Shorcoming of this optimizer is that, the learning rate eventually becomes 0 and training stops.

```
def adagrad(self, layers, learning_rate=0.01, beta1=0.9, epsilon=1e-8, training=True):
learning_rate=self.learning_rate
for l in layers:
if l.parameters != 0:
if training:
l.weights_adagrad += l.delta_weights ** 2
l.weights += learning_rate * (l.delta_weights/np.sqrt(l.weights_adagrad+epsilon))
l.biases_adagrad += l.delta_biases ** 2
l.biases += learning_rate * (l.delta_biases/np.sqrt(l.biases_adagrad+epsilon))
else:
l.weights_adagrad = 0
l.biases_adagrad = 0
```

## 2.5 RMS Prop

- This algorithm is devised by Geoffrey Hinton.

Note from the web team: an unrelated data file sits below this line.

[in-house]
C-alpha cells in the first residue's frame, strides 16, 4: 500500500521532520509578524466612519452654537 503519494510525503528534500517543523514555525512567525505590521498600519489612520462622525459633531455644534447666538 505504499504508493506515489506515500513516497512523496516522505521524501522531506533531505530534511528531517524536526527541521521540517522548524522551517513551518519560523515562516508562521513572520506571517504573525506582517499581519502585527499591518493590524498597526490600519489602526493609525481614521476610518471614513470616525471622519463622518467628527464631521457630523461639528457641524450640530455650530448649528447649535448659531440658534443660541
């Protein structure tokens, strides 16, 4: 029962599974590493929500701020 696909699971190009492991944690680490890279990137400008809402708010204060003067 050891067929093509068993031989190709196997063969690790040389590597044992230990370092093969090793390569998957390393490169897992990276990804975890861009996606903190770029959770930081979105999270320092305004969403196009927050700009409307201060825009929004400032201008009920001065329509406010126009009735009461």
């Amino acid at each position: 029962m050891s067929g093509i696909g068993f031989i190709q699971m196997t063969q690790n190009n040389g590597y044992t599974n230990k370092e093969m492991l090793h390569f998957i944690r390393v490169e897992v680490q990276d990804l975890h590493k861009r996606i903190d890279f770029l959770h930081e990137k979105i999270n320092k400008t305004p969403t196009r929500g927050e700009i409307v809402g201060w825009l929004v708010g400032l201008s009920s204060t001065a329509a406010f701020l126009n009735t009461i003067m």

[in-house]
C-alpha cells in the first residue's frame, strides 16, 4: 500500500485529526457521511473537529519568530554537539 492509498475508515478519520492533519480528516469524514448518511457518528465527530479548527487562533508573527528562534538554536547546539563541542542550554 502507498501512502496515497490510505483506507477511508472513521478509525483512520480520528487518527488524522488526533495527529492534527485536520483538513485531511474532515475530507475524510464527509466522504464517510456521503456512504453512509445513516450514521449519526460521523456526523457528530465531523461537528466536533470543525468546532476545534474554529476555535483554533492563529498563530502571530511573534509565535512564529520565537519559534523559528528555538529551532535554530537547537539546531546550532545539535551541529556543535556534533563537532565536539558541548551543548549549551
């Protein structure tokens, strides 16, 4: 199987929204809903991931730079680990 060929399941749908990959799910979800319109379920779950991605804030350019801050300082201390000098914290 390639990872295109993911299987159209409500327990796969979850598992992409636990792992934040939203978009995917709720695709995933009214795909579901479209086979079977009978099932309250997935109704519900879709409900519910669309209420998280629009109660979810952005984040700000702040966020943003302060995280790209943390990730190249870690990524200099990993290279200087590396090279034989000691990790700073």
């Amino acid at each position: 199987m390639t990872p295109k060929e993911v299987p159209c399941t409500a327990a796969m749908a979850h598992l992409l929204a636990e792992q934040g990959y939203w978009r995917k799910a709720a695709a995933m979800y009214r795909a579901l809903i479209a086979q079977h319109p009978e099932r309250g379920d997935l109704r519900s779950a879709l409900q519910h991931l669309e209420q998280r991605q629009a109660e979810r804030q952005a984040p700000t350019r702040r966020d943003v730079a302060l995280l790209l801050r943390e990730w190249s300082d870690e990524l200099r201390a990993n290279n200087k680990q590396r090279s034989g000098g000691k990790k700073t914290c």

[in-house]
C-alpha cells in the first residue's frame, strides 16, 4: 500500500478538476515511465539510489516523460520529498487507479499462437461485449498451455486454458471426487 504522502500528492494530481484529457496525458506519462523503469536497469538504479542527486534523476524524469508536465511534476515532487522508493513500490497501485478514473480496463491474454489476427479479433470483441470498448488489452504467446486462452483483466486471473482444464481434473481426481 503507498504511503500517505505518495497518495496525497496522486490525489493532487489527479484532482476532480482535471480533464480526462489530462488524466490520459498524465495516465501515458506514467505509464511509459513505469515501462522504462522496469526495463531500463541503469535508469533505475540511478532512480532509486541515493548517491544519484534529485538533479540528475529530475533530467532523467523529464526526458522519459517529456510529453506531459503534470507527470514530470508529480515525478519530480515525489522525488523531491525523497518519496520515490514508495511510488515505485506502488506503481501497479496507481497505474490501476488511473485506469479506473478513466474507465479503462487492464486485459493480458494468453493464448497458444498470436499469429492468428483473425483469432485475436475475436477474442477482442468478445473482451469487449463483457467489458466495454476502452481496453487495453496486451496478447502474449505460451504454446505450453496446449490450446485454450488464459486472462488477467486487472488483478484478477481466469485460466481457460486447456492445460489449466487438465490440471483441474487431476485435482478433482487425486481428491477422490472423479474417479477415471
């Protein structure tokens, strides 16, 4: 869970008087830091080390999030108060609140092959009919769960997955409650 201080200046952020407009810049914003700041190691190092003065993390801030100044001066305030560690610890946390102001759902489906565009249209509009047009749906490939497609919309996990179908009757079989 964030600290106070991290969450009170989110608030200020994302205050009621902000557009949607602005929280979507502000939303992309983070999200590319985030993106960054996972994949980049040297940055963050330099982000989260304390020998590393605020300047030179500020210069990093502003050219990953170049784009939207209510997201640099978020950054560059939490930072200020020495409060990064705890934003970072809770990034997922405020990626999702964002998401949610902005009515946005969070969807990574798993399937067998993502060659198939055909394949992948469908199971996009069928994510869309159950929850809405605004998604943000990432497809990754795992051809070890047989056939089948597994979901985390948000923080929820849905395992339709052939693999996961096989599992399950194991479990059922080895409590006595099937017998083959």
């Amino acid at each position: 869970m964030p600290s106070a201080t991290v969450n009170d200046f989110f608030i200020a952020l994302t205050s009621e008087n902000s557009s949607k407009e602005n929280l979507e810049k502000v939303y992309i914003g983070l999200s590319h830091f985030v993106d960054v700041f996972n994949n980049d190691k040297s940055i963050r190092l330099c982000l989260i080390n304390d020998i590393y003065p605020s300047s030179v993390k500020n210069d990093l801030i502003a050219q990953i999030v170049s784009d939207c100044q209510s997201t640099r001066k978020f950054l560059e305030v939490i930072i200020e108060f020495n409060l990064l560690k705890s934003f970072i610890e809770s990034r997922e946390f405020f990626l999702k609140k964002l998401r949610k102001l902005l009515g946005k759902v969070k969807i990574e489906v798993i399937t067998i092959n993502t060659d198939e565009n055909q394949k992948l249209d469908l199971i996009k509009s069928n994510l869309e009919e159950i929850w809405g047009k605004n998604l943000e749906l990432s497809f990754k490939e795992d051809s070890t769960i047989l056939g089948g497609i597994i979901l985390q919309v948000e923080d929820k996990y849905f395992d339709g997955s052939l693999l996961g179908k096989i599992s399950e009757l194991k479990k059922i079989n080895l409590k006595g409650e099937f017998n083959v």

- This algorithm uses different learning rate for different parameters by using moving average of squared gradient. It utilizes the magnitude of recent gradient to normalize gradient.
- Divides learning rate by the average of exponential decay of squared grdients.

\begin{equation} \theta_{t+1} = \theta_t - \frac{\alpha}{\sqrt{(1-\beta) g^2_{t-1} + \beta g_t + \epsilon}} * g_t \end{equation}

Where g_t is a delta term for parameter 𝜃.

```
def rmsprop(self, layers, learning_rate=0.001, beta1=0.9, epsilon=1e-8, training=True):
learning_rate=self.learning_rate
for l in layers:
if l.parameters !=0:
if training:
l.weights_rms = beta1*l.weights_rms + (1-beta1)*(l.delta_weights ** 2)
l.weights += learning_rate * (l.delta_weights/np.sqrt(l.weights_rms + epsilon))
l.biases_rms = beta1*l.biases_rms + (1-beta1)*(l.delta_biases ** 2)
l.biases += learning_rate * (l.delta_biases/np.sqrt(l.biases_rms + epsilon))
else:
l.weights_rms = 0
l.biases_rms = 0
```

## 2.6 Adam Optimizer